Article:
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Unit information: Belief in Contemporary Society in 2015/16

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Unit name Belief in Contemporary Society
Unit code SPAI30030
Credit points 20
Level of study H/6
Teaching block(s) Teaching Block 2 (weeks 13 - 24)
Unit director Dr. Dan Whillis
Open unit status Not open




School/department School of Sociology, Politics and International Studies
Faculty Faculty of Social Sciences and Law

Description including Unit Aims

According to postmodernism we are no longer credulous; we no longer believe in big stories. Incorporating elements of the sociology of religion, critical theory, theorisations of late/postmodernity, and the burgeoning field of ‘non-religious spirituality’, this course will ask whether that is true today. Has there been a ‘return of religion’ or, perhaps, an ‘Easternization of the West’? Or are people looking for something like ‘religion without religion’? But, then, why do some think belief is inherently dangerous? And what about the role of bodily practices and emotions in shaping worldviews? Perhaps capitalism is a kind of religion – with money as God and the market as source of divine wisdom? And what role does belief play in resisting capitalism? These are the kinds of questions addressed in this unit. Underpinning it all is a key sociological – and existential – concern with how we believe after postmodernism.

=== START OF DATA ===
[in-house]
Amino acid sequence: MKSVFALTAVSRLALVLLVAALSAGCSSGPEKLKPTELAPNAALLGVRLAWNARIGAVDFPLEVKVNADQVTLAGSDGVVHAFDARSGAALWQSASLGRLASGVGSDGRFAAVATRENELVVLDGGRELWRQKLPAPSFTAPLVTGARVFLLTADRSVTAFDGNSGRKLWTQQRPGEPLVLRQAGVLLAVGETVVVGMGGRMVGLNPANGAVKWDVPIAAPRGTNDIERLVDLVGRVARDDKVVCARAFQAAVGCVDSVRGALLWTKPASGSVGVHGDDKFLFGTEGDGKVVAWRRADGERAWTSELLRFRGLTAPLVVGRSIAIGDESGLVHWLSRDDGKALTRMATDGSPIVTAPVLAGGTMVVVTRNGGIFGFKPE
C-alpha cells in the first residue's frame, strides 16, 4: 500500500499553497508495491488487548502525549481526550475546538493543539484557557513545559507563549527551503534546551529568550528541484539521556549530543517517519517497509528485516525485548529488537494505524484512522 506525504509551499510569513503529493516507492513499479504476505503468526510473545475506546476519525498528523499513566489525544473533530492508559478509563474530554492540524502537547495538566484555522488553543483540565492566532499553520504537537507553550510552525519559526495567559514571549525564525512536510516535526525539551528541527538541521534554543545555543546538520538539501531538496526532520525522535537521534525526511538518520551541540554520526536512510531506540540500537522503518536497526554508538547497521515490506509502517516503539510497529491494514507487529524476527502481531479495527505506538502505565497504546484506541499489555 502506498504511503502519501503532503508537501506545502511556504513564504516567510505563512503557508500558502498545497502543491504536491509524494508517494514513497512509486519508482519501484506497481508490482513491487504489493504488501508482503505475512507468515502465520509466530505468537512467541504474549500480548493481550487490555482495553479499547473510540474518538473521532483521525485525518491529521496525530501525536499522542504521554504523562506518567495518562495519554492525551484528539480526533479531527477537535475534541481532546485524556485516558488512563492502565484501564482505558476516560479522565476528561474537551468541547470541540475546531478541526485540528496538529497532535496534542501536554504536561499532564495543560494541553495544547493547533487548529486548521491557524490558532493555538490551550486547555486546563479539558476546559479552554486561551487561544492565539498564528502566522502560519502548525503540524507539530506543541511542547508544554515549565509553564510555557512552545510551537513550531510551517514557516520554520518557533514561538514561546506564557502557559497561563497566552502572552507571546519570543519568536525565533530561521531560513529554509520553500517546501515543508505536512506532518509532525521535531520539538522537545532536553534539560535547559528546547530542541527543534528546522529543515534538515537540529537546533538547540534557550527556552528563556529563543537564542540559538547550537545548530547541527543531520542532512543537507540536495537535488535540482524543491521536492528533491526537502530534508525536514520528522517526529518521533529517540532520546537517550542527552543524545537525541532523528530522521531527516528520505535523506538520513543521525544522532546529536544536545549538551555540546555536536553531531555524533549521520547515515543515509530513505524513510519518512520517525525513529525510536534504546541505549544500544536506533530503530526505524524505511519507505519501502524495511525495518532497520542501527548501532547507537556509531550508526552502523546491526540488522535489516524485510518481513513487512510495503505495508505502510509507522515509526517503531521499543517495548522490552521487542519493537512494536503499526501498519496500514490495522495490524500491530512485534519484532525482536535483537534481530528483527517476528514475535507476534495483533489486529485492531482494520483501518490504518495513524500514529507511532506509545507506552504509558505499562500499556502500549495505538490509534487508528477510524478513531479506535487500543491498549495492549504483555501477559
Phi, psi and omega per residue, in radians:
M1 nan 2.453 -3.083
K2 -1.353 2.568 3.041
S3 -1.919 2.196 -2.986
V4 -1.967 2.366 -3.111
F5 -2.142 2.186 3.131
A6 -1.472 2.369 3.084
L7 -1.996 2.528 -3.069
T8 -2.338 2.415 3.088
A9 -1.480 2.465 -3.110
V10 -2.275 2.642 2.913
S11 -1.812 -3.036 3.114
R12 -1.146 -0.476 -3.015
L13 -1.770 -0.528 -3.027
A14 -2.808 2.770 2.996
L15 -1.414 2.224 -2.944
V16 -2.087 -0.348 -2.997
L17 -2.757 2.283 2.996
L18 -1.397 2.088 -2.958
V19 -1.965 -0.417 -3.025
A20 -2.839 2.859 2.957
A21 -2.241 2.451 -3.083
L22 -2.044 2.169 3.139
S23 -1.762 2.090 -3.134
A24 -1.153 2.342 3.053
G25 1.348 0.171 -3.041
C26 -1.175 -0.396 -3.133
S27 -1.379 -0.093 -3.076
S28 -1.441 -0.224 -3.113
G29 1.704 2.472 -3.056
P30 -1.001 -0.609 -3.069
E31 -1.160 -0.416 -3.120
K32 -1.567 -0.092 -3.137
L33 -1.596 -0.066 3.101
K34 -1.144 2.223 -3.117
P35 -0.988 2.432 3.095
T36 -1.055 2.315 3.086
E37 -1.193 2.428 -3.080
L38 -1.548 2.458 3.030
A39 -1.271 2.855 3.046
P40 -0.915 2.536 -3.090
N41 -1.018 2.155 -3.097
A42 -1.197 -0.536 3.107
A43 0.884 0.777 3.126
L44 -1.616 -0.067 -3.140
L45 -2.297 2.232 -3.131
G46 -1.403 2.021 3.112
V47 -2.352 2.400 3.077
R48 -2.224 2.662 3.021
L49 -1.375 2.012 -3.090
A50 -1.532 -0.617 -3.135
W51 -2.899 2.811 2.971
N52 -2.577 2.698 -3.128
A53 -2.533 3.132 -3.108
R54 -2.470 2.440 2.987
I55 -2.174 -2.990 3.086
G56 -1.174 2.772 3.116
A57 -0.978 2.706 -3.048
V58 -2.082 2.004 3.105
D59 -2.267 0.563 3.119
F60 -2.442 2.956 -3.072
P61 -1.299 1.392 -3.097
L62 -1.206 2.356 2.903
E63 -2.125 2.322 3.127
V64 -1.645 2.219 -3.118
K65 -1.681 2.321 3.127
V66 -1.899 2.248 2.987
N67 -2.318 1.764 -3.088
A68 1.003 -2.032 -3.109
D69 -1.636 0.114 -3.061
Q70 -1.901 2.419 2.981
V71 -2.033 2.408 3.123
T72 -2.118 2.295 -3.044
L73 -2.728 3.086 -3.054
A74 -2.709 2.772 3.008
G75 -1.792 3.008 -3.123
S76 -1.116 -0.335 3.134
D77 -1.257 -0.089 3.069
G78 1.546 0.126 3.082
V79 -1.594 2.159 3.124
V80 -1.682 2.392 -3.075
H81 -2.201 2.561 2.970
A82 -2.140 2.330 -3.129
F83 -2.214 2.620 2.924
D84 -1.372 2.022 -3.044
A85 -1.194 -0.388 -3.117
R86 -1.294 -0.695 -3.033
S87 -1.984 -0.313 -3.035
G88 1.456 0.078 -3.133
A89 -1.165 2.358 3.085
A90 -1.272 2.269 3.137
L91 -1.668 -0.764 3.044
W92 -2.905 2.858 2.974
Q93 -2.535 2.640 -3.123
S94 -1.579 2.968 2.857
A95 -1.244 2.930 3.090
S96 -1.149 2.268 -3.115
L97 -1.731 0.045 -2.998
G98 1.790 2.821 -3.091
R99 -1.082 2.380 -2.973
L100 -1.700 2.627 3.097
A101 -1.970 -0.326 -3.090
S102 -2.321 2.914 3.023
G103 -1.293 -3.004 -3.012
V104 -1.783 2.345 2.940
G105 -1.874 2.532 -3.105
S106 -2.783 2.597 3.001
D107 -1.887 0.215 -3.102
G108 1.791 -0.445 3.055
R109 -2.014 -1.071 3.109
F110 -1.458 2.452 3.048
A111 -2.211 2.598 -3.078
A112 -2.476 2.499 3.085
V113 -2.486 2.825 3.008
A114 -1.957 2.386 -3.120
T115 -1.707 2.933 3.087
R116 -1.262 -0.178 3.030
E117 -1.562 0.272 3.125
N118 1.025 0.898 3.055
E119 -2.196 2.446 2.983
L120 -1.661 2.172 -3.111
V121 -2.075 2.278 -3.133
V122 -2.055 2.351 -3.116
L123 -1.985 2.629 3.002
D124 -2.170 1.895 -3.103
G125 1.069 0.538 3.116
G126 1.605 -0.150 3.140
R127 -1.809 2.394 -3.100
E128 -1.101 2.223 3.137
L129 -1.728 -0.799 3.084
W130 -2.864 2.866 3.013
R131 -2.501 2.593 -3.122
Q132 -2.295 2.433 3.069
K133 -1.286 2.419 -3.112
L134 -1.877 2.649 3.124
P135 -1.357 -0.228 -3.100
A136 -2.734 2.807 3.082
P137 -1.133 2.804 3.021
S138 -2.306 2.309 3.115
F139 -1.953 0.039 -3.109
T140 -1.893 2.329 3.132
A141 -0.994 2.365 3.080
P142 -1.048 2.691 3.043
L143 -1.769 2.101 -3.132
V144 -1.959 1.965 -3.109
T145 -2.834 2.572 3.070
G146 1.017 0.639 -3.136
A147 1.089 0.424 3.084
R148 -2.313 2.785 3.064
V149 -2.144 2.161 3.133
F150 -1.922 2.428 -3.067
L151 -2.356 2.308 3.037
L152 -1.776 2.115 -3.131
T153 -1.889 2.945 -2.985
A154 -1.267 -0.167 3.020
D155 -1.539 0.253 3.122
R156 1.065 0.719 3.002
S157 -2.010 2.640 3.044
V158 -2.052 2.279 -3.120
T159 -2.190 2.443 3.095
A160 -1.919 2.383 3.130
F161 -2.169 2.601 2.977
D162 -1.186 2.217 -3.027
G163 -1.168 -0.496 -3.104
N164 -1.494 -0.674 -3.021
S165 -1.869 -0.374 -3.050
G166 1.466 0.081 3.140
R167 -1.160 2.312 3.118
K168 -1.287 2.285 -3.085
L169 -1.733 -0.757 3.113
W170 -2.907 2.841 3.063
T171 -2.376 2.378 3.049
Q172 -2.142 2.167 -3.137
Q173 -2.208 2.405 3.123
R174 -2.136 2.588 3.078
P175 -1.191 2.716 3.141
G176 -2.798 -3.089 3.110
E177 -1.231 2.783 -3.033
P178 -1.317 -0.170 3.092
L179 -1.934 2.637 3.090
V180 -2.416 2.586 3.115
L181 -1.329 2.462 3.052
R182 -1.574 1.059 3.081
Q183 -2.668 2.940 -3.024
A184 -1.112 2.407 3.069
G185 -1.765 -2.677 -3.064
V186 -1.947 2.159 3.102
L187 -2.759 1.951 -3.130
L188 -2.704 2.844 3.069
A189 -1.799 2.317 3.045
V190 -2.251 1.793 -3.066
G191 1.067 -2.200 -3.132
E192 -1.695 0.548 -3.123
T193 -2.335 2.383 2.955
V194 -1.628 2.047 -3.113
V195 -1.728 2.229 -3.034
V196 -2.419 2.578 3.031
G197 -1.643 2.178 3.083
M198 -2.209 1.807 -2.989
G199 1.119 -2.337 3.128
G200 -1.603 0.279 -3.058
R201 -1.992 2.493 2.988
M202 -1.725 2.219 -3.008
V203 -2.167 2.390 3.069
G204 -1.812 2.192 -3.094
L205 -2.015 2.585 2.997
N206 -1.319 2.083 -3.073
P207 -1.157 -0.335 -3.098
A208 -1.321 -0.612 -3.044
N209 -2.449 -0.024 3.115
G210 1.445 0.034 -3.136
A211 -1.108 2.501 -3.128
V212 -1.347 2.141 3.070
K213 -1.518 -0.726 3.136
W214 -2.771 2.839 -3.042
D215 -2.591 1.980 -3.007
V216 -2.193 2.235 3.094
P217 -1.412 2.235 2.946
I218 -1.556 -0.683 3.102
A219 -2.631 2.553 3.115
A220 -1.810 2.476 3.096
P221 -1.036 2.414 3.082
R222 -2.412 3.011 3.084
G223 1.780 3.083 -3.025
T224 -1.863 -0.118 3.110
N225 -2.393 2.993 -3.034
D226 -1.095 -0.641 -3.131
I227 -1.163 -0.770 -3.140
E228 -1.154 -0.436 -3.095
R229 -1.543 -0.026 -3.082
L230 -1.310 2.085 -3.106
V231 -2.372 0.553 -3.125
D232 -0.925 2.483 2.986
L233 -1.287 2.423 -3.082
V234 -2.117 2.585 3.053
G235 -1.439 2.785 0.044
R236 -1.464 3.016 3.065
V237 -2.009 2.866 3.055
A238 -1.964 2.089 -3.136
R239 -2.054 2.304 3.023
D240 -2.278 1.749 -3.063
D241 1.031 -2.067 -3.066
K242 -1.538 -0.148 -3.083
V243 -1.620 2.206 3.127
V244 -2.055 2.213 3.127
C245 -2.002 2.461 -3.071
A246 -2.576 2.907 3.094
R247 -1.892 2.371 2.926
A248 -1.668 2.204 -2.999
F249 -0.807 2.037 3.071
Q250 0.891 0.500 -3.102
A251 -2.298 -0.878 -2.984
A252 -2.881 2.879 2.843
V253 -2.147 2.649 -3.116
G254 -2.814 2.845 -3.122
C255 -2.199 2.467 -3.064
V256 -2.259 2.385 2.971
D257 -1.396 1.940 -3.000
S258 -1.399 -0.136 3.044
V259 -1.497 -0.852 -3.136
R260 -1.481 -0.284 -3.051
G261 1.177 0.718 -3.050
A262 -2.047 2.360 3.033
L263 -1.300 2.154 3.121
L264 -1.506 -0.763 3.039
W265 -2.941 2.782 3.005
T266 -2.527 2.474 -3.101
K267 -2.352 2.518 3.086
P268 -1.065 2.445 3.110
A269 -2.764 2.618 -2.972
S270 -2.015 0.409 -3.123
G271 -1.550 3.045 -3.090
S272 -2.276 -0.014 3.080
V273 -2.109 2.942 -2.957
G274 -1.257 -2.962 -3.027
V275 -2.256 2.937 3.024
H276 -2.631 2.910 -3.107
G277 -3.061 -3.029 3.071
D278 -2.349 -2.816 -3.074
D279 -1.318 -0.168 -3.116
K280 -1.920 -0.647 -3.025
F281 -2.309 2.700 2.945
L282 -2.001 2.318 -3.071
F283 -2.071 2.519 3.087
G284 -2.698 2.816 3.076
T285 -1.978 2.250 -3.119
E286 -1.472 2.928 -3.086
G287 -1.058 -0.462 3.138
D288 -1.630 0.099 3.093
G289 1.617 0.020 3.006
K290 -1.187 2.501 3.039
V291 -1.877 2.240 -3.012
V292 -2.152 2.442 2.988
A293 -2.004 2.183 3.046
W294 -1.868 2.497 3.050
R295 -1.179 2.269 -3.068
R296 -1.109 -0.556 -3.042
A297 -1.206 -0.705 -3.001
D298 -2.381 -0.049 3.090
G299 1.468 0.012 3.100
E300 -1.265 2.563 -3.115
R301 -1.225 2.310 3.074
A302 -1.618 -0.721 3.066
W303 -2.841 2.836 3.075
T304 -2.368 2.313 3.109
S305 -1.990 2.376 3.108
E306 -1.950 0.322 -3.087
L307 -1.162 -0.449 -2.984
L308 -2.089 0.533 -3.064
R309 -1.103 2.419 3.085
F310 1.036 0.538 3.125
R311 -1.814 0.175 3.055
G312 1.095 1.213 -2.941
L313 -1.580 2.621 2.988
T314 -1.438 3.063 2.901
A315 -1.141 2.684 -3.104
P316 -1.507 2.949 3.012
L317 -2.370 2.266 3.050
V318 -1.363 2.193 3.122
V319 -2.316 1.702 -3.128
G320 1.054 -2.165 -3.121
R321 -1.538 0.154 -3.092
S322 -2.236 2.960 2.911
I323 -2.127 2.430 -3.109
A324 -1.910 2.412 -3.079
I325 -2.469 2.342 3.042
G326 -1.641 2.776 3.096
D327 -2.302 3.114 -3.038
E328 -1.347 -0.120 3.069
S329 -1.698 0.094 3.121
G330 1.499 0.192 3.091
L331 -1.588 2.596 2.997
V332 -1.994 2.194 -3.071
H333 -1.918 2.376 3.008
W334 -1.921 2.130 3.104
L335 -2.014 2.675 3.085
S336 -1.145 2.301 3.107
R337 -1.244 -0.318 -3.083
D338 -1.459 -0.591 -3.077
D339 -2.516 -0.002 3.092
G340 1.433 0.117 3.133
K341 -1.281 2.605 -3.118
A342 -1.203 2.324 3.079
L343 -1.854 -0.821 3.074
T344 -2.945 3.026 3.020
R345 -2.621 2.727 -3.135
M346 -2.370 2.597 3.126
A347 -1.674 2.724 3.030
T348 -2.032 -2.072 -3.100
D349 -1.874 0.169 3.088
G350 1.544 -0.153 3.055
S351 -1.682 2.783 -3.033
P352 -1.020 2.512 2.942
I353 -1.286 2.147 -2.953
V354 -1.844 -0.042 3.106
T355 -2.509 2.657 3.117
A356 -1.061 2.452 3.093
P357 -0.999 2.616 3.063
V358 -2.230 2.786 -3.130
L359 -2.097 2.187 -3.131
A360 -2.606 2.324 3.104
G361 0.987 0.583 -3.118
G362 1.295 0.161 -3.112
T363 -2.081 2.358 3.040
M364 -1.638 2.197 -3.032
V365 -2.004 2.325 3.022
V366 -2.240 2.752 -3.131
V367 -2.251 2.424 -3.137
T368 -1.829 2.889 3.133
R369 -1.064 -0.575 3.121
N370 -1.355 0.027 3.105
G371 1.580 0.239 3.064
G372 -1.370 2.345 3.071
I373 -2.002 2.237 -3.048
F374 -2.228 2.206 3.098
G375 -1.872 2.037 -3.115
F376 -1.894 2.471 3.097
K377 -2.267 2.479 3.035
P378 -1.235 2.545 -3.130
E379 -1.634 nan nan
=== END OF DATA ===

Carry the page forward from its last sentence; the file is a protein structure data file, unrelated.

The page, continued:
Unit aims:

  • To put contemporary debates about religion, secularism, and belief in context of sociological literature on modernity, postmodernity, neoliberal capitalism, and beyond
  • To introduce questions associated with how people believe in a world of rapid change and increasing uncertainty
  • To develop critical awareness of the persistent ideological underpinnings of contemporary social life

Intended Learning Outcomes

On successful completion of the unit, students will be able to:

  • Demonstrate understanding of the challenges to conventional modes of belief posed by modern and postmodern thought
  • Critically engage with contemporary approaches that problematize belief or a focus on belief alone
  • Apply advanced analytical skills to particular forms of belief in contemporary society
  • Demonstrate appreciation of the role belief can play in enabling social order or social change

Teaching Information

One hour lecture and two hour seminar per week

Assessment Information

Formative assessment

1500 word essay

Summative assessment

3000 word essay

Summative assessment assesses all learning outcomes; formative assessment for student development

Reading and References

Colin Campbell (2007) The Easternization of the West: A Thematic Account of Cultural Change in the Modern Era, Paradigm

John D. Caputo (2001) On Religion, Routledge

Richard Flory & Donald E. Miller (2008) Finding Faith: The Spiritual Quest of the Post-Boomer Generation, Rutgers UP

Philip Goodchild (2002) Capitalism and Religion: The Price of Piety, Routledge

Philip Mellor & Chris Shilling (2014) Sociology of the Sacred: Religion, Embodiment and Social Change, SAGE

Charles Taylor (2007) A Secular Age, Harvard UP